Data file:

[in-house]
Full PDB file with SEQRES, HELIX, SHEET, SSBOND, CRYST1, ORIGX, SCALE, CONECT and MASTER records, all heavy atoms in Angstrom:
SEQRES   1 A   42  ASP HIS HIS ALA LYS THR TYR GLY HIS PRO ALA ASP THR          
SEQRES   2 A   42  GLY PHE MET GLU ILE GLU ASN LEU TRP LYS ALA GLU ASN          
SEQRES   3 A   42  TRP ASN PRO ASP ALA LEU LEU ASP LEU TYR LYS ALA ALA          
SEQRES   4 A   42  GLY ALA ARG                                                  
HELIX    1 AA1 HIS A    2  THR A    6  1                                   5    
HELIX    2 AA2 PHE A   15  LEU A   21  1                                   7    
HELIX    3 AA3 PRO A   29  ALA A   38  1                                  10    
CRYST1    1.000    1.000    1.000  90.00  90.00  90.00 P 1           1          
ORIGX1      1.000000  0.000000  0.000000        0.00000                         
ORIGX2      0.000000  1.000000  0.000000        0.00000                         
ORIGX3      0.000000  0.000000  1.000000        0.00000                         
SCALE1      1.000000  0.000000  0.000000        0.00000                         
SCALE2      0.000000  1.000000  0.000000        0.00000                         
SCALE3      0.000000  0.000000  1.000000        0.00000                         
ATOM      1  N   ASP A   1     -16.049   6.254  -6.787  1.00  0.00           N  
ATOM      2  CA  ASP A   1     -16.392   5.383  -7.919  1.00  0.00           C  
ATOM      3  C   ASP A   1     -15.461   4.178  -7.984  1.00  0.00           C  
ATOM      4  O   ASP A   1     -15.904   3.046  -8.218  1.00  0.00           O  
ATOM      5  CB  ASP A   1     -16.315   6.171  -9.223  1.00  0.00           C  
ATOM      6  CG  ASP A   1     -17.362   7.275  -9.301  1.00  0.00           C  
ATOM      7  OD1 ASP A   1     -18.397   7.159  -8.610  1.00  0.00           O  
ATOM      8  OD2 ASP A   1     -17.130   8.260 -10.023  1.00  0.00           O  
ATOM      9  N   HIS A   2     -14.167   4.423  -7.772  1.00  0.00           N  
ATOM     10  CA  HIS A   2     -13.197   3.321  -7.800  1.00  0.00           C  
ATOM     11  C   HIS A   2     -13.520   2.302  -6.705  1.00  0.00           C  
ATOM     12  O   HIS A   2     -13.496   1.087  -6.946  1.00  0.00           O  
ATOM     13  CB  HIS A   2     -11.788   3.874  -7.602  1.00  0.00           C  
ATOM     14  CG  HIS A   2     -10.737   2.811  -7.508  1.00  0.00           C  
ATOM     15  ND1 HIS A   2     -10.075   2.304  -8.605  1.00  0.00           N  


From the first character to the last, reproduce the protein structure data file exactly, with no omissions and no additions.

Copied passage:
[in-house]
Full PDB file with SEQRES, HELIX, SHEET, SSBOND, CRYST1, ORIGX, SCALE, CONECT and MASTER records, all heavy atoms in Angstrom:
SEQRES   1 A   42  ASP HIS HIS ALA LYS THR TYR GLY HIS PRO ALA ASP THR          
SEQRES   2 A   42  GLY PHE MET GLU ILE GLU ASN LEU TRP LYS ALA GLU ASN          
SEQRES   3 A   42  TRP ASN PRO ASP ALA LEU LEU ASP LEU TYR LYS ALA ALA          
SEQRES   4 A   42  GLY ALA ARG                                                  
HELIX    1 AA1 HIS A    2  THR A    6  1                                   5    
HELIX    2 AA2 PHE A   15  LEU A   21  1                                   7    
HELIX    3 AA3 PRO A   29  ALA A   38  1                                  10    
CRYST1    1.000    1.000    1.000  90.00  90.00  90.00 P 1           1          
ORIGX1      1.000000  0.000000  0.000000        0.00000                         
ORIGX2      0.000000  1.000000  0.000000        0.00000                         
ORIGX3      0.000000  0.000000  1.000000        0.00000                         
SCALE1      1.000000  0.000000  0.000000        0.00000                         
SCALE2      0.000000  1.000000  0.000000        0.00000                         
SCALE3      0.000000  0.000000  1.000000        0.00000                         
ATOM      1  N   ASP A   1     -16.049   6.254  -6.787  1.00  0.00           N  
ATOM      2  CA  ASP A   1     -16.392   5.383  -7.919  1.00  0.00           C  
ATOM      3  C   ASP A   1     -15.461   4.178  -7.984  1.00  0.00           C  
ATOM      4  O   ASP A   1     -15.904   3.046  -8.218  1.00  0.00           O  
ATOM      5  CB  ASP A   1     -16.315   6.171  -9.223  1.00  0.00           C  
ATOM      6  CG  ASP A   1     -17.362   7.275  -9.301  1.00  0.00           C  
ATOM      7  OD1 ASP A   1     -18.397   7.159  -8.610  1.00  0.00           O  
ATOM      8  OD2 ASP A   1     -17.130   8.260 -10.023  1.00  0.00           O  
ATOM      9  N   HIS A   2     -14.167   4.423  -7.772  1.00  0.00           N  
ATOM     10  CA  HIS A   2     -13.197   3.321  -7.800  1.00  0.00           C  
ATOM     11  C   HIS A   2     -13.520   2.302  -6.705  1.00  0.00           C  
ATOM     12  O   HIS A   2     -13.496   1.087  -6.946  1.00  0.00           O  
ATOM     13  CB  HIS A   2     -11.788   3.874  -7.602  1.00  0.00           C  
ATOM     14  CG  HIS A   2     -10.737   2.811  -7.508  1.00  0.00           C  
ATOM     15  ND1 HIS A   2     -10.075   2.304  -8.605  1.00  0.00           N  